Grout is water-resistant, but not waterproof.
The key to the success of grout, especially tile grout, is that it needs a very long time submerged in water before it becomes prone to allowing water through.
Tile Grout is Fit for Purpose
One may ask why people use tile grout if it is not waterproof, and the answer is that it is fit for purpose.
It has a small amount of give, and if correctly mixed, will not be too brittle.
Its solid, rigid and condensed structure means that water takes a very long time to get through.
In fact, even if tile grout is exposed to water for decades, the water will not cause significant damage.
Water may seep through all the way to the other side, but it is at such a slow rate as to often not matter to whoever is using it.
Grout is a Very Dense Material
Made from sand, silica, silicon, and a variety of other different materials, grout is made to have a condensed cement nature.
The types you see on bathroom tile walls have different components to the synthetic silicone heavy grouts you see in swimming pools.
Nevertheless, the solid cement nature of the grout means that it is fit for purpose and able to withstand submersion in water and years of water exposure without taking damage and becoming less waterproof.
Grout Has Different Materials to Make it Fit for Purpose
As mentioned earlier, grout can have different components depending on what it is being used for. The most common type you see is on tiles in kitchens and bathrooms.
It is made of Portland cement, filler particles of varying sizes, a water-retentive additive and some coloured pigments.
Most of these types of grout are porous, which means they can absorb water, which is why you may see them grow mould if they are not allowed very much time to dry.
However, they still take a long time for water to seep all the way through and cause damage, which is why tiling grout is seen so often in bathrooms and kitchens.
If you were looking for a grout to put at the bottom of your swimming pool, then you need more of an epoxy grout or latex-modified grout, or even a chemical-resistant Furan resin grout.
The point is that the grouts are made with different materials to make them fit for purpose.
For example, your swimming pool grout needs to be extra resilient, extra water-resistant, and just a little bit more flexible so that it can handle the weight of the water and can handle the situation when the pool is drained.
Water Absorption and Mould
You can seal grouts to make it more water repellent.
On its own, tile grout is porous and will absorb water.
If the tile grout is exposed to water for a long time without being able to dry out fully, then mould will start to grow.
This is not a problem in and of itself, but mould releases chemical by-products that damage grout, and that damage makes the grout less waterproof.
Old and Worn Grout
As with most materials, as they age and become more worn, they become less waterproof and less water resistant. If you were to submerge just a block of fully cured grout in water, then it would break down over a few years.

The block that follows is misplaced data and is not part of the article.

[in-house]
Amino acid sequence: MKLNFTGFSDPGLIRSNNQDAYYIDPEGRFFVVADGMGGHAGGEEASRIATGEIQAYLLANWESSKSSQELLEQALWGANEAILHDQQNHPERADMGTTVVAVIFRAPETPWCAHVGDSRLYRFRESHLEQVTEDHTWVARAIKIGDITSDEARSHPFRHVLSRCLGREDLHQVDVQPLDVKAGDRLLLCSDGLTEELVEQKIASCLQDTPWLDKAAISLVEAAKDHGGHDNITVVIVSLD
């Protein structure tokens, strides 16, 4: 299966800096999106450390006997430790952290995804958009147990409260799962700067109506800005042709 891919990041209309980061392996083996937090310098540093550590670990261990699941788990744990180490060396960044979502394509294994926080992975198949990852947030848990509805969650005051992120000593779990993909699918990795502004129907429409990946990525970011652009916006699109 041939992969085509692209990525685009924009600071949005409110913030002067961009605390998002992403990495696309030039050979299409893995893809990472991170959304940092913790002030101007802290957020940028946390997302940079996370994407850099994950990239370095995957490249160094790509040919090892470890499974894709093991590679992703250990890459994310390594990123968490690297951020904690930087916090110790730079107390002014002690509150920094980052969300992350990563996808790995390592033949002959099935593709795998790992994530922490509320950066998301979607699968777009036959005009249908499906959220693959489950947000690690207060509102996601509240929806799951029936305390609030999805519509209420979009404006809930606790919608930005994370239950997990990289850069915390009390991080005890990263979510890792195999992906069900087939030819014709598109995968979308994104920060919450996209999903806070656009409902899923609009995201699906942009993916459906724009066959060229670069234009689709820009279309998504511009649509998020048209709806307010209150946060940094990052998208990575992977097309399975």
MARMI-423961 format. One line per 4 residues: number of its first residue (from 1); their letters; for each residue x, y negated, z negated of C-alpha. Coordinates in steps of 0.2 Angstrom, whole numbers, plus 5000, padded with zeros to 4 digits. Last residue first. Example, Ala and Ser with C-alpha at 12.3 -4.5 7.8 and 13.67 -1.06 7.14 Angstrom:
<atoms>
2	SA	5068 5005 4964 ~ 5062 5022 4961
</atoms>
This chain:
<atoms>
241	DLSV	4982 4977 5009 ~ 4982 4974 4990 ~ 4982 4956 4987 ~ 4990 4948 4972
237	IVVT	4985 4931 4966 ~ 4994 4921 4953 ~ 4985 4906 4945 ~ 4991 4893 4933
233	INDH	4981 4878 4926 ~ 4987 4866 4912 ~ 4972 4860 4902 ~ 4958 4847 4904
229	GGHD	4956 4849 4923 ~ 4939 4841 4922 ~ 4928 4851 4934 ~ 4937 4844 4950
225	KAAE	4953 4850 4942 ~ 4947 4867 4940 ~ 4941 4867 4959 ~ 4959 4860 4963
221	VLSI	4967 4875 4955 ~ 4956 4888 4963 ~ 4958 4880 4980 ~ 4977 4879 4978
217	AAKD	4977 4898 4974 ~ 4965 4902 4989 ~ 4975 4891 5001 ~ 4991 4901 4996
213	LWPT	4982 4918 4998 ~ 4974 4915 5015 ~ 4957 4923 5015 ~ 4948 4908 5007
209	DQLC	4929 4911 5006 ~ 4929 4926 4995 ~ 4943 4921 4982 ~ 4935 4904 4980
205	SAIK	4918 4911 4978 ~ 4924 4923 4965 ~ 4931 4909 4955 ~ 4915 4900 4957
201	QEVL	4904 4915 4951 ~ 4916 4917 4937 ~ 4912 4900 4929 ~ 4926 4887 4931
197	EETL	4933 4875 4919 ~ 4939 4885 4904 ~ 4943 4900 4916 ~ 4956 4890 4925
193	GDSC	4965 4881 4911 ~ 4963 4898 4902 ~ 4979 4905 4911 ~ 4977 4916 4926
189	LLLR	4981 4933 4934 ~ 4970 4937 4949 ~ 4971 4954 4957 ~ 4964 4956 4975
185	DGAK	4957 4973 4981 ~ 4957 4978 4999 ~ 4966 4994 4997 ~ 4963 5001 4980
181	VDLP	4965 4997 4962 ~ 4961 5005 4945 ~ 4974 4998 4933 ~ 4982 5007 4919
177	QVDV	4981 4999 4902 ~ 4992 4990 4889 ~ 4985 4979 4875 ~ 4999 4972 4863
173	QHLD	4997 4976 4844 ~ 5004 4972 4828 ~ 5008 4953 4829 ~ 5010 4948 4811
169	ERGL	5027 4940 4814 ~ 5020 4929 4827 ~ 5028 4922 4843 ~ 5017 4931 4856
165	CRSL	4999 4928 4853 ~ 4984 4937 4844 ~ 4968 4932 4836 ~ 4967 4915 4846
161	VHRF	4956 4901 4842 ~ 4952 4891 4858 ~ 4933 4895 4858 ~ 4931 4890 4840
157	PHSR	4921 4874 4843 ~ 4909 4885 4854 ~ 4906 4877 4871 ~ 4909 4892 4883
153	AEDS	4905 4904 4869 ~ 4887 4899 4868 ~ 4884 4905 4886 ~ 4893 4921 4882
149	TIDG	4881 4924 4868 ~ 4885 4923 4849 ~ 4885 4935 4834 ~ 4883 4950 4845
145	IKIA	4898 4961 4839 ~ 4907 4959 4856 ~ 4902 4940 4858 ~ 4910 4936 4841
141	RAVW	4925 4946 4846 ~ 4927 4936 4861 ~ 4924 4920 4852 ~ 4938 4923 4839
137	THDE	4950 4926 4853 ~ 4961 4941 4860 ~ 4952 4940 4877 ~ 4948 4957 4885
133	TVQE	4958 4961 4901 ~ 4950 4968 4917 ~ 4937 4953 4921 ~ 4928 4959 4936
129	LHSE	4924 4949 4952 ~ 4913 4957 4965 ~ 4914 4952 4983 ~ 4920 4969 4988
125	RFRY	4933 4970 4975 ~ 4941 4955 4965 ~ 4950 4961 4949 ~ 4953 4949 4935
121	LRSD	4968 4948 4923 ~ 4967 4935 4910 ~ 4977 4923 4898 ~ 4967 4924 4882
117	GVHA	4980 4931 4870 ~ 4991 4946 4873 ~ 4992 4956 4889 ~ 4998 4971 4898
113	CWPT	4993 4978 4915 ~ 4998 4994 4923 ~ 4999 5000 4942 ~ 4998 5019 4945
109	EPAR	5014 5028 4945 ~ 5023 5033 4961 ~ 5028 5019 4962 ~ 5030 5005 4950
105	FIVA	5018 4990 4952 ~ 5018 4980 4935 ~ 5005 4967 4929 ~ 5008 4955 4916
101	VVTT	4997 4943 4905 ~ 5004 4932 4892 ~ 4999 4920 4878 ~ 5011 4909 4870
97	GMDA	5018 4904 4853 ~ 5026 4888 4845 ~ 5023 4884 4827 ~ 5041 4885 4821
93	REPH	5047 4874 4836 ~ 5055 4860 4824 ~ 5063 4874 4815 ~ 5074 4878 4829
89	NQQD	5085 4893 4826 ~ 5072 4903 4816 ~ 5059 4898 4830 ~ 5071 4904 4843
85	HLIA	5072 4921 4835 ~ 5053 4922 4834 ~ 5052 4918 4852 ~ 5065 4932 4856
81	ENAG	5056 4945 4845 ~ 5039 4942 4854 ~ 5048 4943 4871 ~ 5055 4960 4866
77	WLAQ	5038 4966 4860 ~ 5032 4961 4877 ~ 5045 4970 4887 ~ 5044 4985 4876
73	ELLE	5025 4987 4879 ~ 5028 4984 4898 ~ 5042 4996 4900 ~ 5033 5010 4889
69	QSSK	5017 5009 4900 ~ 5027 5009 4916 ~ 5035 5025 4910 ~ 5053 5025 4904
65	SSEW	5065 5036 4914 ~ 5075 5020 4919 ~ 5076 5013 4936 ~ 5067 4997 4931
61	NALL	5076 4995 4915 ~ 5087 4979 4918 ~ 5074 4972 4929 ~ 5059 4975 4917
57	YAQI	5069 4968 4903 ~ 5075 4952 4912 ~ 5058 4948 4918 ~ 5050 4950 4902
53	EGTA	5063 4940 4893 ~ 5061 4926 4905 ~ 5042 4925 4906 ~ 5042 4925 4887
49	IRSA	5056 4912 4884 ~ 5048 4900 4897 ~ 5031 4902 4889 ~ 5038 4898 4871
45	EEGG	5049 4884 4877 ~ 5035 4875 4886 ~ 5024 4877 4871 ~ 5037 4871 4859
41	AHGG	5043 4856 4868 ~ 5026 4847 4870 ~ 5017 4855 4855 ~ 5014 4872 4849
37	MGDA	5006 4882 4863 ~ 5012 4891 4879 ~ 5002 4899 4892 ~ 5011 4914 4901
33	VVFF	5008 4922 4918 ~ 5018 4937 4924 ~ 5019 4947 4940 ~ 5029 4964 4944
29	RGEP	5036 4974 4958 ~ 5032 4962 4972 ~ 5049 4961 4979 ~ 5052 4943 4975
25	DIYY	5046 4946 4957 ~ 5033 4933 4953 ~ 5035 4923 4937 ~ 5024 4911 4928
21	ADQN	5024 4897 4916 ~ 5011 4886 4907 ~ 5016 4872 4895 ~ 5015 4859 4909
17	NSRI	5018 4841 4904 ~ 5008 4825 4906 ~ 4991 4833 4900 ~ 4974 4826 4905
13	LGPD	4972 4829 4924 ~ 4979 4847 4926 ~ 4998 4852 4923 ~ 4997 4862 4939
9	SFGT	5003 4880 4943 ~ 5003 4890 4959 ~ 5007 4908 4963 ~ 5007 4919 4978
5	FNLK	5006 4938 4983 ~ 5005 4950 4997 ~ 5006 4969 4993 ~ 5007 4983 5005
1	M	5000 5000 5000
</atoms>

However, most grouts are surrounded by tiles, and only a part of their surface area are exposed to water. Plus, the water exposure is often temporary.
That is why tile grout can last years without ever causing water seepage problems.
Old and even worn grout can still be fit for purpose. However, as mentioned, the more worn, the more damage, the older, and the more it is exposed to water and mould, then the quicker the grout becomes un-water-resistant.
Improper Mixing and Application
If tile grout is well made in the factory, and is well mixed upon application, then it will be fit for purpose.
This means that once it is fully applied and dried (cured), it will be very water-resistant and will remain fit for purpose for years.
On the other hand, if the composition of the grout is subpar, or if it is created poorly, or mixed incorrectly or in an incomplete manner, then this will severely affect the lifespan of the grout.
It will wear down more quickly, it will age more quickly, weather more quickly, and become less water-resistant more quickly.
The same is true when considering how grout is applied.
If it is applied well, then it will seal the tiles in a manner that doesn’t allow water to get through very easily.
As mentioned earlier, tile grout lasts a long time because only one side of its construct is exposed to water.
The parts touching the wall and the tiles are not exposed to water.
However, if the grout is applied shoddily, it will allow water to enter the grout in a variety of ways, to touch more of the surface area than it should, and the grout will age more quickly.
Application matters quite a bit because the better the grout is applied, the smoother it is applied, and the better it creates a seal, then the longer the grout lasts.
Even if you seal the tiles well and no water is allowed to slip around to the back, a rough surface will make it easier for water to enter and for mould to grow.
Also, a rougher grout surface also makes the tile grout harder to clean, which again makes it easier for mould to take hold and start spewing out its damaging by-product chemicals.